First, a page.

mAb = monoclonal antibody; URI = upper respiratory tract infection; UTI = urinary tract infection.
* Formerly LymphStat-B.
** A reduction from baseline in the SELENA SLEDAI score of at least 4 points; no worsening in Physician Global Assessment (PGA); no new BILAG-A organ domain score; and no more than one new BILAG-B organ domain score from baseline.
Although the Accreditation Council for Continuing Medical Education (ACCME) reports that total income for all CME providers dropped only 7% from 2007 to 2008, total income for publishing and education companies (ie, MECCs) dropped 20%. These data are derived from the ACCME's 2008 Annual Report, which was released last week. The income drop for MECCs is largely due to loss of commercial (ie, pharma) support, which fell 22% from 2007 to 2008. Also 6 fewer MECCs reported income data to the ACCME in 2008 (from 150 in 2007).
CME Income and Expense Data for Publishing/Education Companies, 2004-2008
Net income (total income – total expense) for all reporting MECCs in 2008 was $157,608,100, compared with $215,106,000 in 2007 (percentage drop, 27%). In addition, the percentage of total CME income for MECCs (among all providers) dropped below 30% (to 28%) for the first time in at least 5 years. General sentiment in the CME-MECC biz is that last year's income drop is the beginning of a downward trend, not a one-time aberration.
MECCs = medical education communications companies.
And another thing that Avastin (bevacizumab; Genentech) may be good for:
The anti-VEGF monoclonal antibody improved hearing loss and reduced tumor volume in patients with growing vestibular schwannomas. The conclusions are based on data from a small, first-of-its-kind study of patients with neurofibromatosis (NF) type 2—data which are available in an early release article from The NEJM.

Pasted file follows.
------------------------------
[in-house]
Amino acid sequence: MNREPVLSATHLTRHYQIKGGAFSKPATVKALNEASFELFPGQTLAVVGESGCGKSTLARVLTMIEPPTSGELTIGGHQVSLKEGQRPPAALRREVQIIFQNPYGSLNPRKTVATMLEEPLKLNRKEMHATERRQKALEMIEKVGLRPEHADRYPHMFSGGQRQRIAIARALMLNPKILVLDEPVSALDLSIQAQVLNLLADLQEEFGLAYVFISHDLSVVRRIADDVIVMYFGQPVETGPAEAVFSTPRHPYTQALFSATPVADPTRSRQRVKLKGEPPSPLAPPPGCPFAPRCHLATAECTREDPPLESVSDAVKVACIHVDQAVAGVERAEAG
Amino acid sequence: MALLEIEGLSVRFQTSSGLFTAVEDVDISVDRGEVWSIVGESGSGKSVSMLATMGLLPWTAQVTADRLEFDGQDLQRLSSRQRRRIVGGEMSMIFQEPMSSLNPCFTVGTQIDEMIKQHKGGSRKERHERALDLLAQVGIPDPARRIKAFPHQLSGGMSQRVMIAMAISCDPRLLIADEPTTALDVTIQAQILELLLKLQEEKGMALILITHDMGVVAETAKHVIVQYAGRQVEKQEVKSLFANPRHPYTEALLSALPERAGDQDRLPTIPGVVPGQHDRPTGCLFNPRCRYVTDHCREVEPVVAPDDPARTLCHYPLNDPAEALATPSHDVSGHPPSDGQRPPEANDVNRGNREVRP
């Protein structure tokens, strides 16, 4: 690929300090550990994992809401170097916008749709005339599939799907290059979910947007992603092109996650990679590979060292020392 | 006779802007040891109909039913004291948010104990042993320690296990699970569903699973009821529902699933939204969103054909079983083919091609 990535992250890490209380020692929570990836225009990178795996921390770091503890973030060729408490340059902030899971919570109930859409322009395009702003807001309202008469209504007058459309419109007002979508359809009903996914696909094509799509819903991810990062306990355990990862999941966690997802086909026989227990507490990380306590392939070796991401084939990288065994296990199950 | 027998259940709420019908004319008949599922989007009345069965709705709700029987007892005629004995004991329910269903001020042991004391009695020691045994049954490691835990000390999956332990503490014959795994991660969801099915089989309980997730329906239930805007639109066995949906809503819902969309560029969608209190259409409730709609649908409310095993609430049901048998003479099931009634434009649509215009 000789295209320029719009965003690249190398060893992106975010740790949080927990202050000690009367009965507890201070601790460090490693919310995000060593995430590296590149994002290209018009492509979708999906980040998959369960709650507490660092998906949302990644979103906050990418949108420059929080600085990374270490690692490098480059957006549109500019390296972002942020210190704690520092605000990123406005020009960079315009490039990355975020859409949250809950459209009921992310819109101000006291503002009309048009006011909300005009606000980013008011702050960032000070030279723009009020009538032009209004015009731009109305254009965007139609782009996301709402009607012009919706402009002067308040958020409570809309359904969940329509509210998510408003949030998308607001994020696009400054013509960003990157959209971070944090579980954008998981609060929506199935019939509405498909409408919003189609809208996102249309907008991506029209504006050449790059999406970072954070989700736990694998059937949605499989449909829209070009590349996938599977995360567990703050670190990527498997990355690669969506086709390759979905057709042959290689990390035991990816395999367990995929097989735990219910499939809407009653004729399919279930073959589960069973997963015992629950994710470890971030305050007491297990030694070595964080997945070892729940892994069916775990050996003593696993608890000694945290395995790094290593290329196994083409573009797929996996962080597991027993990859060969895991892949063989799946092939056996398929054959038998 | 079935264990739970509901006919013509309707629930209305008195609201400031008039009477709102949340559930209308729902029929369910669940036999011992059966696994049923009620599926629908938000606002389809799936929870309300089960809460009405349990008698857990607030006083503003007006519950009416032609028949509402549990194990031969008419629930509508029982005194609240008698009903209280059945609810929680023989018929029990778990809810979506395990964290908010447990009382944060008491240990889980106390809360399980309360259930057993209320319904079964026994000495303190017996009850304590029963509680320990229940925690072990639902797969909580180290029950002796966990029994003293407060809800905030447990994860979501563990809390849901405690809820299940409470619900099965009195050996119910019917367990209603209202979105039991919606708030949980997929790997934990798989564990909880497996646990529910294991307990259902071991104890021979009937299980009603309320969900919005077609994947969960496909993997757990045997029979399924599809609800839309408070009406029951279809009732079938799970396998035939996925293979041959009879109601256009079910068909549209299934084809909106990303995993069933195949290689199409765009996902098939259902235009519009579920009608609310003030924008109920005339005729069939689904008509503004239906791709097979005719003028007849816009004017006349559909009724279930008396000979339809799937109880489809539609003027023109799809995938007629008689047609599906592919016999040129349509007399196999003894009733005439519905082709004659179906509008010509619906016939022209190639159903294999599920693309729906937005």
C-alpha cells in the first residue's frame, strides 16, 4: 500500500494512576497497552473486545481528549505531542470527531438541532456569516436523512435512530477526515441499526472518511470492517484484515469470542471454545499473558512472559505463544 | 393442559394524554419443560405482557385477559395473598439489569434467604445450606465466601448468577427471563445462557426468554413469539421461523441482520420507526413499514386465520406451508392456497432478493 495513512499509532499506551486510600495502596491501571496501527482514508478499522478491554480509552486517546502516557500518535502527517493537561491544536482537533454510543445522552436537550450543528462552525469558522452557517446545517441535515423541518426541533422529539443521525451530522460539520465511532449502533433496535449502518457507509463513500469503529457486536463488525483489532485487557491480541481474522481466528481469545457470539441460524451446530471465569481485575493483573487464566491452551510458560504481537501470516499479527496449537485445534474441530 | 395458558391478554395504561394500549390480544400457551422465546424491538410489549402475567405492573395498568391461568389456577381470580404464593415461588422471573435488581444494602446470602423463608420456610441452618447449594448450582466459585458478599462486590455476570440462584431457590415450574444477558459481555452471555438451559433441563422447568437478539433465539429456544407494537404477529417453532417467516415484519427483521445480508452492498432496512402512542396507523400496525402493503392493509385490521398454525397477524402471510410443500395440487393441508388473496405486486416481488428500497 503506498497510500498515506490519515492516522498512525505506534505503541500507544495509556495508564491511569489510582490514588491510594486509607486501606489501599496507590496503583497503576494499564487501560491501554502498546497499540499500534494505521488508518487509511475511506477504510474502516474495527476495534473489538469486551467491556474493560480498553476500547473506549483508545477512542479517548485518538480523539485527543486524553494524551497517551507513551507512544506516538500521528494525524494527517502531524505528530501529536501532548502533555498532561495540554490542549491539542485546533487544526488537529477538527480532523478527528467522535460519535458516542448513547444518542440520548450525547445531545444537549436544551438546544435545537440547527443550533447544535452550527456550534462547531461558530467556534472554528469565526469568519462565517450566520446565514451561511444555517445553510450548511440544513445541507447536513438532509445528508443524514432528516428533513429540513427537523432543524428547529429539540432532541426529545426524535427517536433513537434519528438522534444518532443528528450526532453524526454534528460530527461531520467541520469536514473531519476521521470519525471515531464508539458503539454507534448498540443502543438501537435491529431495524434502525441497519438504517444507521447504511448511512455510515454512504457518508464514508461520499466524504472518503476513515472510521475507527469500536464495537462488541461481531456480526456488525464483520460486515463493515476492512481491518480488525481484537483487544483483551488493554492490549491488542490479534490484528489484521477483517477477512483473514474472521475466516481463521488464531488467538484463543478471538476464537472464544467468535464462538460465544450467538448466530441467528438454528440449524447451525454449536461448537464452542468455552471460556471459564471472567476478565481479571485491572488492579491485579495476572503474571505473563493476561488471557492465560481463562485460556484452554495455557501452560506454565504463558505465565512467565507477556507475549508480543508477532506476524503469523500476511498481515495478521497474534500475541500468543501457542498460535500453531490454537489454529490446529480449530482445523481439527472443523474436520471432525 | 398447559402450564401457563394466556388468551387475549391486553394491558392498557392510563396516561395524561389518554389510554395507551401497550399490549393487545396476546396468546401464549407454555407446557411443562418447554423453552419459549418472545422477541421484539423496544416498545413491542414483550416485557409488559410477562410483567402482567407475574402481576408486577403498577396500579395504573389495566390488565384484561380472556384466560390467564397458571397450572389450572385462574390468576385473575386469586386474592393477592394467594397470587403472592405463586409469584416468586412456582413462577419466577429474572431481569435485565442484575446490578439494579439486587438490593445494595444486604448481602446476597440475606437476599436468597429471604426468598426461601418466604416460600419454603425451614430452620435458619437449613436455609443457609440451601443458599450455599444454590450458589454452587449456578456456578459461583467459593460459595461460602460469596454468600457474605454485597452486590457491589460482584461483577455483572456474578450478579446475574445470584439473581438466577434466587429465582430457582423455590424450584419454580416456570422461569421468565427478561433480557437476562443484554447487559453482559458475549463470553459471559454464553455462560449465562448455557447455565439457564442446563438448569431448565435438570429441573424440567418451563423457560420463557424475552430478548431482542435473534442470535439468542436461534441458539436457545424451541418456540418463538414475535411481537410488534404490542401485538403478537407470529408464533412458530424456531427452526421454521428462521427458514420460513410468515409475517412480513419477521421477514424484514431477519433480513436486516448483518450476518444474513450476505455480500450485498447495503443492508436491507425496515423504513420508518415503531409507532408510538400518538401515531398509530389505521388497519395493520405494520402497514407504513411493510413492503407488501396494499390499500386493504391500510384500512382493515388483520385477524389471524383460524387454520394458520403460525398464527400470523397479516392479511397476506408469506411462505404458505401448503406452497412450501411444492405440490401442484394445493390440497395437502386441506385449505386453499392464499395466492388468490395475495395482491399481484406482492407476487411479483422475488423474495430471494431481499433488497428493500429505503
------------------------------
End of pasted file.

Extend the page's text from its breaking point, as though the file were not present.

Ten consecutive patients with NF type 2 and progressive vestibular schwannomas (who were not candidates for or declined the standard treatment of surgery and radiation therapy*) received at least one dose of bevacizumab (5 mg/kg every 2 weeks). The median annual growth rate of schwannomas before treatment was 62%, and the median duration of treatment was 12 months. (The rationale for assessing bevacizumab in NF-associated schwannomas is based on the expression of VEGF in tumor cells. However, the expression of the VEGF receptor, VEGFR-2, on tumor vessels is not particularly high—which suggests that an anti-VEGF-receptor drug is less likely to be of benefit than bevacizumab.)
In a retrospective analysis, 9/10 tumors shrank (best median response, 26% reduction) after bevacizumab treatment, and 6 demonstrated an imaging response. Only 1 patient experienced an increase in tumor volume (of 32%). Tumor reduction strongly correlated with baseline vasogenic edema on MR images (ie, the mean apparent diffusion coefficent). Improvements in hearing (at <12 weeks) were observed in 5 of 7 eligible patients and were progressive and durable (up to 16 months) in most.
This pilot study was not funded by Genentech; although 1 author (Gregory Sorensen, MD) reported receiving grant support from the company.
NF2 is a dominantly inherited disorder with a prevalence of 1 in 25,000. The most common tumor type associated with the condition is vestibular (or acoustic) schwannomas, benign tumors of the 8th cranial nerve. Growth of tumors causes progressive hearing loss, as does surgical and radiation therapy. Progressive vestibular schwannomas can also produce brainstem compression.
In May, the FDA approved Avastin for the treatment of the uniformly fatal brain tumor, glioblastoma multiforme, after standard therapy.
VEGF = vascular endothelial-cell growth factor.
* Eight patients were at high risk for complete hearing loss with standard therapy.